Correlation of Large Artery Intracranial Occlusive Disease With Carotid Intima-Media Thickness and Presence of Carotid Plaque
Background and Purpose—Large artery intracranial occlusive disease (LAICOD) is a predominant cause of ischemic stroke in China. Carotid intima-media thickness (CIMT) and presence of carotid plaque are also related to subsequent ischemic stroke. However, the correlation between these and LAICOD is less clear.
Methods—This was a community-based cross-sectional study. All subjects underwent carotid duplex ultrasonography and transcranial Doppler. Mean CIMT value of bilateral common carotid arteries was used. Plaque was defined as a focal CIMT of >1.5 mm. LAICOD in transcranial Doppler was defined by peak systolic velocity and age, and presence of turbulence or musical sound was also considered.
Results—For the 537 subjects studied (mean age, 54.7±10.1 years; 46.9% males), mean CIMT was 0.74±0.12 mm, with the 75th percentile of 0.80 mm. CIMT ≥1.0 mm was identified in 13 subjects (2.4%). Plaques were detected in 79 subjects (14.7%). Compared with those without LAICOD, the 48 subjects (8.9%) with LAICOD had greater CIMTs (0.77±0.09 versus 0.73±0.12 mm; P=0.044), more with CIMT of higher quartiles (P=0.007), and more with carotid plaques (25.0% versus 13.7%; P=0.035). However, after adjusting for confounding factors, CIMT and presence of carotid plaque were not significantly associated with LAICOD.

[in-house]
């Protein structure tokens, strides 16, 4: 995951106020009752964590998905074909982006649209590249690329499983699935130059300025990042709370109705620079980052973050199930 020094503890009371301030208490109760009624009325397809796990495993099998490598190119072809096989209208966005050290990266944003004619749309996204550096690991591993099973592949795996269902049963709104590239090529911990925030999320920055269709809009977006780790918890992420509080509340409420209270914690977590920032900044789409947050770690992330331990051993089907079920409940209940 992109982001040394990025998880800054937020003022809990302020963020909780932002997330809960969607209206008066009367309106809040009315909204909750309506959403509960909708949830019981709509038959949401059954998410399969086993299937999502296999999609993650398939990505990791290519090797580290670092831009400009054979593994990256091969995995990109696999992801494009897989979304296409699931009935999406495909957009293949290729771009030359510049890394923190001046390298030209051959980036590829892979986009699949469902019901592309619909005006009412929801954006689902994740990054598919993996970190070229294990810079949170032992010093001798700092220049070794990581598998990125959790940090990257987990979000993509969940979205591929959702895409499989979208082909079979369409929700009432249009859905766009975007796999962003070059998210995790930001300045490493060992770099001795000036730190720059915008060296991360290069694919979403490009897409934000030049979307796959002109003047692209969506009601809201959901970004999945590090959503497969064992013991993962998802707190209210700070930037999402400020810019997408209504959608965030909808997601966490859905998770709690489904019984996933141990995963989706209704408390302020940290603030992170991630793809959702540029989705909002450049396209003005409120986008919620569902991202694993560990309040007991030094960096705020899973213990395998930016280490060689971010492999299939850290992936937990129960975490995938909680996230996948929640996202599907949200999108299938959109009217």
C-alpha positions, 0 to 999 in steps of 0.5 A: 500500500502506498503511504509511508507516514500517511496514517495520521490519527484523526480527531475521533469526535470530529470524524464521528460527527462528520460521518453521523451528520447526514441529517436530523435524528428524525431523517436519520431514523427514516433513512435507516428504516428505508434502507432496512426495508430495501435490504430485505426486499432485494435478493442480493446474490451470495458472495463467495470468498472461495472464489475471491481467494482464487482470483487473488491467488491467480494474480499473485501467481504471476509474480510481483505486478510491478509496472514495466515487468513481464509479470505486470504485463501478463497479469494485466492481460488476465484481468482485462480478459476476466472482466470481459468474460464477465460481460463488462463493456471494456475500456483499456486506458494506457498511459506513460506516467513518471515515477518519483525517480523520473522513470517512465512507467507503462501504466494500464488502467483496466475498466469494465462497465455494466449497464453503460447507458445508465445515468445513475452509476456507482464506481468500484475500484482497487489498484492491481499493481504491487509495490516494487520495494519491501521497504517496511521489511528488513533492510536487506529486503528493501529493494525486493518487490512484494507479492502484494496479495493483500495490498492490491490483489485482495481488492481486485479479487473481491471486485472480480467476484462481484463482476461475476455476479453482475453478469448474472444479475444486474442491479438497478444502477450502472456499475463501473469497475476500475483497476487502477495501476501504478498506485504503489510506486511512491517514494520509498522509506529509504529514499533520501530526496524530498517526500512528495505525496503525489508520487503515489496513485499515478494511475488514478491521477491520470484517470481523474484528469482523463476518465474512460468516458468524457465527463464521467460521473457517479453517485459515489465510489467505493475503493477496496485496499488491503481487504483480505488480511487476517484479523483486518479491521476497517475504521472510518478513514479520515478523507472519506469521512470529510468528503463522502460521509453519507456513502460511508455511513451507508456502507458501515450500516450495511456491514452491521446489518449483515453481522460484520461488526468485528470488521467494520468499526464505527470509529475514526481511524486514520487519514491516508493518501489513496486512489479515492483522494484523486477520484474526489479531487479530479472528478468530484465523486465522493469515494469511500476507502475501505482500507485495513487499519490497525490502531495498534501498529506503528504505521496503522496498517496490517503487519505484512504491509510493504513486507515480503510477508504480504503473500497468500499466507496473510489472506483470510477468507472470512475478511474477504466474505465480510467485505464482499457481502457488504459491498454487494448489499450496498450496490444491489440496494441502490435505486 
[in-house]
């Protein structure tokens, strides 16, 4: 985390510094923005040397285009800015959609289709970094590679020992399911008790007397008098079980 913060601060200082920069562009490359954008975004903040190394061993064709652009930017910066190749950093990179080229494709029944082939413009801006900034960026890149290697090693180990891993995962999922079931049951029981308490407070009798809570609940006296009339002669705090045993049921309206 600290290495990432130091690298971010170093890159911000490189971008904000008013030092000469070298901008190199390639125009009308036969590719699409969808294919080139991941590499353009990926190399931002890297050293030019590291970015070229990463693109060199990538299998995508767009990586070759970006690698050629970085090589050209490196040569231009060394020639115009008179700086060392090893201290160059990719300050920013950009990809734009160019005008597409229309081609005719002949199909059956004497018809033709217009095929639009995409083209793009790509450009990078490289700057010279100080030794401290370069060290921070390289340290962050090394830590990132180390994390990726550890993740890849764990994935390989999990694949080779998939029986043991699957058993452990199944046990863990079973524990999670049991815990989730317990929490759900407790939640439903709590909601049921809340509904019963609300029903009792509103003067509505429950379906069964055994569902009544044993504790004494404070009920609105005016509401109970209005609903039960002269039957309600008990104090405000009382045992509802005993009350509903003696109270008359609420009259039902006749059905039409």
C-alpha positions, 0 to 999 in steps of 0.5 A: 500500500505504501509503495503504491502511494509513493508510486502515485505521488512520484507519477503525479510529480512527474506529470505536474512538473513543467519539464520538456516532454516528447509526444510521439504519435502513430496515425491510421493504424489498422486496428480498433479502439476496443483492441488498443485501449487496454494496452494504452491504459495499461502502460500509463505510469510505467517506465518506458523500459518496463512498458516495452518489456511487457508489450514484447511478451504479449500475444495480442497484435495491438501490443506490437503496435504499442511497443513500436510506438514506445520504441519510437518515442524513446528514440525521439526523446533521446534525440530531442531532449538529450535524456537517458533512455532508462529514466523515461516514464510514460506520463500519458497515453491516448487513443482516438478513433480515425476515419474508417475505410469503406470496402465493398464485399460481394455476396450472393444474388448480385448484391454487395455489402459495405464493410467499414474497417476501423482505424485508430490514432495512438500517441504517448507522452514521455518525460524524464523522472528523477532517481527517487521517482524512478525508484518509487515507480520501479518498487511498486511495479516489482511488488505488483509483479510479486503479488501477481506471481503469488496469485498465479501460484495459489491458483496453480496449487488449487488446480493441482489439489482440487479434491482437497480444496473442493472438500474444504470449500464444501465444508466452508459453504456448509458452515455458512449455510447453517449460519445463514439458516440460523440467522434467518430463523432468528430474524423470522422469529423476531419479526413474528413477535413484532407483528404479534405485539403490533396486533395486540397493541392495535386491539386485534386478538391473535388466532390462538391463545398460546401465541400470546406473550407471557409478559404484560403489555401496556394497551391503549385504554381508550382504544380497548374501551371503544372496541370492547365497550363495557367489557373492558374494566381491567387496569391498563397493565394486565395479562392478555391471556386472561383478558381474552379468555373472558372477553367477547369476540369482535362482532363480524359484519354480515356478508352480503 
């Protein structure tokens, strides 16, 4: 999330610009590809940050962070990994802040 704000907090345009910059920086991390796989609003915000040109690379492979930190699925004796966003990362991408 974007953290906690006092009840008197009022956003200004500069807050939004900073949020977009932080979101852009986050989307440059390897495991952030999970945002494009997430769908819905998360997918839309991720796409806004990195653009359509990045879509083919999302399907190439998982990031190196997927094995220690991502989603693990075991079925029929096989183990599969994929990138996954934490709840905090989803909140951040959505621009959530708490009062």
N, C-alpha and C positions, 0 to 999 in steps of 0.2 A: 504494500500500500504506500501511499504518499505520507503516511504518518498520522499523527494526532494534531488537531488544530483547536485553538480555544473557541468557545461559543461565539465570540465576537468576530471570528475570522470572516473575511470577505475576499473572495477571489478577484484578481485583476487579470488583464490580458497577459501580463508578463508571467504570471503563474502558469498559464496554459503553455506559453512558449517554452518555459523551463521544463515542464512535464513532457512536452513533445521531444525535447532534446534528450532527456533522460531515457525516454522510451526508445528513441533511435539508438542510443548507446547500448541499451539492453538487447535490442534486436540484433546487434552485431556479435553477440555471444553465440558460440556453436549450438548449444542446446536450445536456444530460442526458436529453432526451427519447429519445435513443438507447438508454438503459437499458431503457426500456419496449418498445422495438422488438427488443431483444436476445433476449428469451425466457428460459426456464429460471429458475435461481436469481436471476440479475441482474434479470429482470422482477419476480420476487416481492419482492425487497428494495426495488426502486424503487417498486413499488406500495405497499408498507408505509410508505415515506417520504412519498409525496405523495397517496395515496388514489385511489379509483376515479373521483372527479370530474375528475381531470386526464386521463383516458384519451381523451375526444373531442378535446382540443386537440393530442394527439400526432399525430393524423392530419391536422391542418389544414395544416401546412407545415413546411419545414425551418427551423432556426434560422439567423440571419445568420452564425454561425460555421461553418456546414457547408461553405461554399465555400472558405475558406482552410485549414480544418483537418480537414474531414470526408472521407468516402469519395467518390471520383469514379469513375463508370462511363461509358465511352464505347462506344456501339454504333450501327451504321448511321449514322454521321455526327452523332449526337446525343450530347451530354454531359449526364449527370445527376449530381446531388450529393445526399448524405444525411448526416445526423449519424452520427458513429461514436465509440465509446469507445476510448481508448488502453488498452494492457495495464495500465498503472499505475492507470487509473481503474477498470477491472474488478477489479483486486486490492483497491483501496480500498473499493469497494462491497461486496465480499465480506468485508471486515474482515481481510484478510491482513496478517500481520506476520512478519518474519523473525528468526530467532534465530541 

Conclusions—The results suggest that CIMT and presence of carotid plaque probably are not independently correlated with LAICOD in Chinese community residents, which supported the existence of pathologic and pathophysiologic differences in atherogenesis of intra- and extracranial arteries.
- Received August 31, 2012.
- Revision received September 16, 2012.
- Accepted October 16, 2012.
- © 2012 American Heart Association, Inc.